The problem with Waitress is that its enthusiastic reception Stateside has been largely down to the comic side of the film which admittedly features many hilarious turns. Eddie Jemison woos Shelley’s waitress with hilariously bad ‘spontaneous poetry’, Nathan Fillion brings his celebrated comedic deadpan to the role of the nervous gynaecologist Dr Pomatter (who would ordinarily twitch like Woody Allen in the hands of lesser actors) and Andy Griffith joyously resurrects his Matlock persona as Joe, the owner of the diner and an irascible old grouch with a heart of gold. This comedy element sits most awkwardly against the predicament of Jenna’s deeply unhappy marriage and the poverty trap she appears to be stuck in without any hope of escape. The ending then unbelievably resorts to one of the most tired stock cliches of Victorian melodrama in order to solve this script conundrum.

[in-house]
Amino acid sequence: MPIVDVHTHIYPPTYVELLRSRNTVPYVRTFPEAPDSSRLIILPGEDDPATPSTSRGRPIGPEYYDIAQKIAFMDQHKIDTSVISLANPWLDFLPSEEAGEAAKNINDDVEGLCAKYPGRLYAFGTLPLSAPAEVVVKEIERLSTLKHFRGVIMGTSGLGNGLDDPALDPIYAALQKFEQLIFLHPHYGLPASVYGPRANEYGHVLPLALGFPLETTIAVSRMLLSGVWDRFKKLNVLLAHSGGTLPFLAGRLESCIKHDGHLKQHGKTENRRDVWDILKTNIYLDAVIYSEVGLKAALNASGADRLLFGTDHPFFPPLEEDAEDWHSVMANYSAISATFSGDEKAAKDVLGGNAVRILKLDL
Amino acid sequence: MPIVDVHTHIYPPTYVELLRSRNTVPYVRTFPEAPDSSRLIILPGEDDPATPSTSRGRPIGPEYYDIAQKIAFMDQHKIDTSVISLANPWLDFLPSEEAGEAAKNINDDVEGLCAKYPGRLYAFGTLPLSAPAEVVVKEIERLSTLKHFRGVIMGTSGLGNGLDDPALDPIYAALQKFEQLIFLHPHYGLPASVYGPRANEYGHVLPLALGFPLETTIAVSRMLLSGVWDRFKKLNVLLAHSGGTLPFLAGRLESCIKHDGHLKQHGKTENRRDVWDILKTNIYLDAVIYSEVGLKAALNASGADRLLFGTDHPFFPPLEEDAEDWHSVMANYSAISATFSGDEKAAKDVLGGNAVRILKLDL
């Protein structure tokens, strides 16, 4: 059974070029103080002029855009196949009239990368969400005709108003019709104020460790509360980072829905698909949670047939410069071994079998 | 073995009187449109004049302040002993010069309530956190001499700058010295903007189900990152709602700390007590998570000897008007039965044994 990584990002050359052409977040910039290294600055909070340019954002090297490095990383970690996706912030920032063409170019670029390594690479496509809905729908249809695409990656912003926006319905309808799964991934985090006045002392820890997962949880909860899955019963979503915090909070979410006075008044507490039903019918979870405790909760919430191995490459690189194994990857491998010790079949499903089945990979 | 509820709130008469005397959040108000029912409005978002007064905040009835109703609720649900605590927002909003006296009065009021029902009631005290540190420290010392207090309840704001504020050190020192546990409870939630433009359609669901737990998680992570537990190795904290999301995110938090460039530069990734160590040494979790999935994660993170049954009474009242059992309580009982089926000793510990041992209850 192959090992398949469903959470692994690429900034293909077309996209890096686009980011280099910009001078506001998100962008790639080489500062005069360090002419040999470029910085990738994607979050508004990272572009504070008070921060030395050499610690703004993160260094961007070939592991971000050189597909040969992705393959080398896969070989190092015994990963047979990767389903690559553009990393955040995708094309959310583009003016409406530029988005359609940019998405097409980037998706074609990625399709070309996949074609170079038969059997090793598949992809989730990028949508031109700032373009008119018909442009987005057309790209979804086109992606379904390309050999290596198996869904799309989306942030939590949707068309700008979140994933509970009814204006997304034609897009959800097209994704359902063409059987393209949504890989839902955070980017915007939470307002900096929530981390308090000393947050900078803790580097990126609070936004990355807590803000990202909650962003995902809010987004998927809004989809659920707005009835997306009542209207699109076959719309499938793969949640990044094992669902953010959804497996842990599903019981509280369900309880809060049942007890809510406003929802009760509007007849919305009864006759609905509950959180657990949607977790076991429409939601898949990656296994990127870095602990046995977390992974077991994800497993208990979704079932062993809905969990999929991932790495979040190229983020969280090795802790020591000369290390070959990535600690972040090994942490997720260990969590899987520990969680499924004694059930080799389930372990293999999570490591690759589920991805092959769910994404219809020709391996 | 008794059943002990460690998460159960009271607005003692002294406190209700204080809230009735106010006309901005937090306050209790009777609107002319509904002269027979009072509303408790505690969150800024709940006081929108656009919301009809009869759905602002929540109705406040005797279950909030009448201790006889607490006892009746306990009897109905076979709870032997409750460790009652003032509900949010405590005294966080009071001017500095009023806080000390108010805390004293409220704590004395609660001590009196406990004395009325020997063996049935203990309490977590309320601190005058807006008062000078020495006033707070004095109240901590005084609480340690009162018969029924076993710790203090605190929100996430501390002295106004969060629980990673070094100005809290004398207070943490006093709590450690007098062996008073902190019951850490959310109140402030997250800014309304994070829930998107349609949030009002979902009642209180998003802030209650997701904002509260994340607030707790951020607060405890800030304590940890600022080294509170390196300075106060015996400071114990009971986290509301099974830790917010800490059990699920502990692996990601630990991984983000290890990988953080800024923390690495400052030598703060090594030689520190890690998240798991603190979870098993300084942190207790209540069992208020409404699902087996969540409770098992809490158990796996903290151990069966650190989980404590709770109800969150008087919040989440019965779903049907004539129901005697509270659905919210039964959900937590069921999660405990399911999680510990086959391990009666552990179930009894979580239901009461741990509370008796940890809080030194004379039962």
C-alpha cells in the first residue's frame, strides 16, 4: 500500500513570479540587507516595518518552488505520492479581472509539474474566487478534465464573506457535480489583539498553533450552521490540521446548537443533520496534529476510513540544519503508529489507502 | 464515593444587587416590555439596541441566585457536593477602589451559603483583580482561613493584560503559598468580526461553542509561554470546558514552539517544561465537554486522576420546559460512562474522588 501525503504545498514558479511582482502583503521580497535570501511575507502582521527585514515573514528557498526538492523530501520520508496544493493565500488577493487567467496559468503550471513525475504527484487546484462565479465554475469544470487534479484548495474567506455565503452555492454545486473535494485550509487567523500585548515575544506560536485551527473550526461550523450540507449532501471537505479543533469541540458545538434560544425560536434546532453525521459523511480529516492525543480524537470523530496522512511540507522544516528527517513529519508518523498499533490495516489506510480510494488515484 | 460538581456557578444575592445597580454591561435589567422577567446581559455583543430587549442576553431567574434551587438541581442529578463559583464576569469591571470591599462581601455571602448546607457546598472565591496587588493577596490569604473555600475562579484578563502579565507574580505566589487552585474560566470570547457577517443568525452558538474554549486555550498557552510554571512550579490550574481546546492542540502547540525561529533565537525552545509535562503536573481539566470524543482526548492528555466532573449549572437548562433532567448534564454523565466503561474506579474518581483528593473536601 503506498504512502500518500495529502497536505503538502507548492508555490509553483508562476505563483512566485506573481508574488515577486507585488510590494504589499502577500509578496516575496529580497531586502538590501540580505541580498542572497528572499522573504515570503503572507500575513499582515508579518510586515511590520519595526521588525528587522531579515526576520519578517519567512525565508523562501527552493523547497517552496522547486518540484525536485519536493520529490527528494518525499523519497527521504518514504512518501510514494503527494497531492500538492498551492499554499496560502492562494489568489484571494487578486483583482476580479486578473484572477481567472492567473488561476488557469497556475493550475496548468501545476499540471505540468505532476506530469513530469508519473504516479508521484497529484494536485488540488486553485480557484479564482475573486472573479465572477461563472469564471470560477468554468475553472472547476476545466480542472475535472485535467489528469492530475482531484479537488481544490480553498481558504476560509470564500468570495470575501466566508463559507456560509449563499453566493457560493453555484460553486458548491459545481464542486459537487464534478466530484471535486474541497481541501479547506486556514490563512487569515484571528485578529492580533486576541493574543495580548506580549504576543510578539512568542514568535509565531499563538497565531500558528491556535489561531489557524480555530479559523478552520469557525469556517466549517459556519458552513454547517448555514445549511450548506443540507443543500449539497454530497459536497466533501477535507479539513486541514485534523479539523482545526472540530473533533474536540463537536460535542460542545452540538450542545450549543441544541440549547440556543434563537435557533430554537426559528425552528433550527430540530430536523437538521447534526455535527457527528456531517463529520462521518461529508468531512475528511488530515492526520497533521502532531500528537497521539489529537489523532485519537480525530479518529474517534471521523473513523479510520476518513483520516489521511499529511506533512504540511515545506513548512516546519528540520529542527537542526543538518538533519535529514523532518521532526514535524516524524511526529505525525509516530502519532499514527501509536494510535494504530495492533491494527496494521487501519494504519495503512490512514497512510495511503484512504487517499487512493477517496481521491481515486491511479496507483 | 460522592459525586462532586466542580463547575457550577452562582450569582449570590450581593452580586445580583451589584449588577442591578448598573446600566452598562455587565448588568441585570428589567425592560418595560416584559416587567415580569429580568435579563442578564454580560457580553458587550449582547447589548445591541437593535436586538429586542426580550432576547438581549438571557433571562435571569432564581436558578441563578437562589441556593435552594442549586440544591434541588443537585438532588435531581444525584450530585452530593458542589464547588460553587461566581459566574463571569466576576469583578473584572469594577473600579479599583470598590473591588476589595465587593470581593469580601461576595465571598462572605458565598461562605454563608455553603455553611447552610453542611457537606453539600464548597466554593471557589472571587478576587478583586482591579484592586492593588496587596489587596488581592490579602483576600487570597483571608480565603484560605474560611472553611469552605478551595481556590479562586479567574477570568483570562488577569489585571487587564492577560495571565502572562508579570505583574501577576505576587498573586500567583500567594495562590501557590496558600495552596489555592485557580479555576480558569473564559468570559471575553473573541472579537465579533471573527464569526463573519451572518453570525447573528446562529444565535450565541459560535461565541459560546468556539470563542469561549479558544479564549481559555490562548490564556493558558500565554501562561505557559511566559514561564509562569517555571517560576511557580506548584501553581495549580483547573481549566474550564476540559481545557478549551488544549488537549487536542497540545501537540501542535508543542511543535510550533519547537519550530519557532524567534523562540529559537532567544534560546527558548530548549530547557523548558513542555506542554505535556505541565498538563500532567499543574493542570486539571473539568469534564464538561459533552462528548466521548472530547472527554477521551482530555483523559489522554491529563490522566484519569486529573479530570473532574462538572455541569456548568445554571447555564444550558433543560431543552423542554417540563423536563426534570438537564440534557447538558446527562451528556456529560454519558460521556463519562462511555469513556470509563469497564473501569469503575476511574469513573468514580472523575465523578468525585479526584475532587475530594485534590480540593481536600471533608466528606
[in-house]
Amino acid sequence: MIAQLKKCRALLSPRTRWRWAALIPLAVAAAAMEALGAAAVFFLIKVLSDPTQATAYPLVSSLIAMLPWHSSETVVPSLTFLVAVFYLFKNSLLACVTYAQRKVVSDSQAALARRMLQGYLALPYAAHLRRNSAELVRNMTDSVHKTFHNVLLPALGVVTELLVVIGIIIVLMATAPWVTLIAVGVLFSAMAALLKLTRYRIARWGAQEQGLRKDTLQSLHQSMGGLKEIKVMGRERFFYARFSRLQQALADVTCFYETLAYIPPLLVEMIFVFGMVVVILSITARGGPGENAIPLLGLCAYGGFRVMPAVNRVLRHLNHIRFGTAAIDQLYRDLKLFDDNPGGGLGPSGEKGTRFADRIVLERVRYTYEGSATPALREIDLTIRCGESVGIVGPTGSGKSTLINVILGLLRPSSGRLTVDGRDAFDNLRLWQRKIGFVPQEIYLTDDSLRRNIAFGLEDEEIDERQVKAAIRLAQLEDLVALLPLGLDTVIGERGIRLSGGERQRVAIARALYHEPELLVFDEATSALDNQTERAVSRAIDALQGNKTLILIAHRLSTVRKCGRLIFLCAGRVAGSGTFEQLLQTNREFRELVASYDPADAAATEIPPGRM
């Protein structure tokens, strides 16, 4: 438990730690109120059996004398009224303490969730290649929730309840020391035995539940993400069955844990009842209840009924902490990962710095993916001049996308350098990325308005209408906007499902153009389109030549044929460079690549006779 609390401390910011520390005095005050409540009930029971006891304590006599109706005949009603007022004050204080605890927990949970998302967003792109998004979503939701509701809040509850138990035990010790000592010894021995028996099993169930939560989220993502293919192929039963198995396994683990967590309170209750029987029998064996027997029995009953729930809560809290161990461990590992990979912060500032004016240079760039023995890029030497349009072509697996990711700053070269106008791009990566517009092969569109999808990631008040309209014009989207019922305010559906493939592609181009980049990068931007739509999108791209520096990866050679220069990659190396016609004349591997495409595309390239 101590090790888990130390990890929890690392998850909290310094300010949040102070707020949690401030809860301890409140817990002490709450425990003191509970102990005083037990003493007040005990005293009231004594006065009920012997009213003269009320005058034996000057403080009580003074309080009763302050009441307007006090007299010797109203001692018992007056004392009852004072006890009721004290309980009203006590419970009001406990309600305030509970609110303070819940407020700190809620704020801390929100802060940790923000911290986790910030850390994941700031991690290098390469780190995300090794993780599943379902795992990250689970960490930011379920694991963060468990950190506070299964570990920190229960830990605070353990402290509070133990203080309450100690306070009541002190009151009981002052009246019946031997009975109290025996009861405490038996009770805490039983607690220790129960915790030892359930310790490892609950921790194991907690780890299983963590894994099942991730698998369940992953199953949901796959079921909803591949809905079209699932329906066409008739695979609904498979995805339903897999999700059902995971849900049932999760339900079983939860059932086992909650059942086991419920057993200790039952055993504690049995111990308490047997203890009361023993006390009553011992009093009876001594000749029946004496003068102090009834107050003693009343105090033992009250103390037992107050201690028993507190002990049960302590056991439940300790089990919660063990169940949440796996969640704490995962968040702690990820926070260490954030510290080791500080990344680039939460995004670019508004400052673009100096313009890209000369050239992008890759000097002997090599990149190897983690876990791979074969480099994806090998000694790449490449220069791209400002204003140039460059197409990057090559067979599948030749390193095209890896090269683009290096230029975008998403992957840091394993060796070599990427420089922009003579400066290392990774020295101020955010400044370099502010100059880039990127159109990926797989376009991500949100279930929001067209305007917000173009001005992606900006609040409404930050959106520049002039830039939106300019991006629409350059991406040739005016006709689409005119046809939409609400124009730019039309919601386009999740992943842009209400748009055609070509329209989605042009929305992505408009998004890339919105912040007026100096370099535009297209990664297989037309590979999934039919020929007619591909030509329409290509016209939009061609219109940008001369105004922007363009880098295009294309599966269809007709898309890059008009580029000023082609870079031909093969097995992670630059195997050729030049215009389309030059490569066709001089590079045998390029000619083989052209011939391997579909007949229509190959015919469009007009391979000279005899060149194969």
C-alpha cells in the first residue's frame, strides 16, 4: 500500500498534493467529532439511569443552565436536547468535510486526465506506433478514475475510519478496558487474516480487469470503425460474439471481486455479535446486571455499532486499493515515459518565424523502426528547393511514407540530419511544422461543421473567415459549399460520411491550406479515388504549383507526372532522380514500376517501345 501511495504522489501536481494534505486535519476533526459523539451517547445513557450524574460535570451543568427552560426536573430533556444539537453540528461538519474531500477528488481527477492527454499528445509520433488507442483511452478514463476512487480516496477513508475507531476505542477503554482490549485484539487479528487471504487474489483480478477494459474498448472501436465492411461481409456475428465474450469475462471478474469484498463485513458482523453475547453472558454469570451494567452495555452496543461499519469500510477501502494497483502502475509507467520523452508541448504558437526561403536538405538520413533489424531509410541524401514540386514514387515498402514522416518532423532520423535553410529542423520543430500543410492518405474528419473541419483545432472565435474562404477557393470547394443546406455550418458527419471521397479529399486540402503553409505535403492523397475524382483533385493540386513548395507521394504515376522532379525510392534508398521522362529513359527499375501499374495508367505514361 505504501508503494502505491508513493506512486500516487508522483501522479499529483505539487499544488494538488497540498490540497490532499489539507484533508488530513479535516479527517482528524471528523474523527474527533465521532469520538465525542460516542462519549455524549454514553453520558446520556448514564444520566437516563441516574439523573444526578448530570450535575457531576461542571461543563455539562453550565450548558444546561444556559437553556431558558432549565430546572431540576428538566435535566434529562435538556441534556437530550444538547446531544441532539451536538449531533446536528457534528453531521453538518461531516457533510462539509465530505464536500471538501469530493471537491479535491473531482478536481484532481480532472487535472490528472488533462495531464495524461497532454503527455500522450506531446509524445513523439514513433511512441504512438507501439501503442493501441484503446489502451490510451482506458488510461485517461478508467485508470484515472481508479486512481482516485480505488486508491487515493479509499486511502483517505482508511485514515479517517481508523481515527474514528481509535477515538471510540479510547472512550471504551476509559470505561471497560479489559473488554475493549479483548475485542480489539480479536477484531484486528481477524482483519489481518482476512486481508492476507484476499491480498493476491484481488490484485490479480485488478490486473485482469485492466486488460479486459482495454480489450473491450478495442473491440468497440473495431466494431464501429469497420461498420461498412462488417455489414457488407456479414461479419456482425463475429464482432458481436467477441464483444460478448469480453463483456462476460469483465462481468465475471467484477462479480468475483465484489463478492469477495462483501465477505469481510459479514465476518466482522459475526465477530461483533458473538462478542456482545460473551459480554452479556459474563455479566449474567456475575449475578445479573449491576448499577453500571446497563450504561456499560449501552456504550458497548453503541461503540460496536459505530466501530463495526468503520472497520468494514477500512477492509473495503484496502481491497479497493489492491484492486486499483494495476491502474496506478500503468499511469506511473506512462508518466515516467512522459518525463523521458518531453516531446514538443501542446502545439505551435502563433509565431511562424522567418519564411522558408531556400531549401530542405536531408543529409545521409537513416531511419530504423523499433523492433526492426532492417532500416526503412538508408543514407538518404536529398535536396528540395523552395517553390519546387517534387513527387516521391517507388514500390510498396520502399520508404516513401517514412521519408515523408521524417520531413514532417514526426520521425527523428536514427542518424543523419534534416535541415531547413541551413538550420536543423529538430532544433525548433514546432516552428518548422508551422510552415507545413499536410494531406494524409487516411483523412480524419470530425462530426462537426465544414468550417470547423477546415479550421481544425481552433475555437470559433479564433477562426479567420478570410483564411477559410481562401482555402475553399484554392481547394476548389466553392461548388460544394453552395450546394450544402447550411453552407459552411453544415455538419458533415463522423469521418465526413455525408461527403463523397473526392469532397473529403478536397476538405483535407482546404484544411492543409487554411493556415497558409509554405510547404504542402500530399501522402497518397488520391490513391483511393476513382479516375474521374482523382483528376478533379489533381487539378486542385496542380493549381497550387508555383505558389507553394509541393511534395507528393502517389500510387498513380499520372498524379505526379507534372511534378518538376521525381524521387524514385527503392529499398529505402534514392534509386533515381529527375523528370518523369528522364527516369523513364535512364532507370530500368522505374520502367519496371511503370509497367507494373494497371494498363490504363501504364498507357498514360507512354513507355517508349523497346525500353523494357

Waitress therefore is hard to recommend enthusiastically, as it is a comedy with many hysterical moments which also features, in Jeremy Sisto’s Earl, one of the most repulsive, because realistic, villains of recent years.

3/5

July 31, 2019

From the Archives: Transformers

Another dive into the pre-Talking Movies archives brings us to where it all began with Sam Witwicky trying to impress his hot classmate by buying his first car, and not bargaining on that car being an alien robot or his grandfather’s glasses being key to ending an alien civil war.

Two warring factions of a race of sentient robots invade Earth searching for the powerful Allspark which alone can end their battle. A geeky teenager who holds the key to its location will be protected by one of the most iconic characters of the 1980s.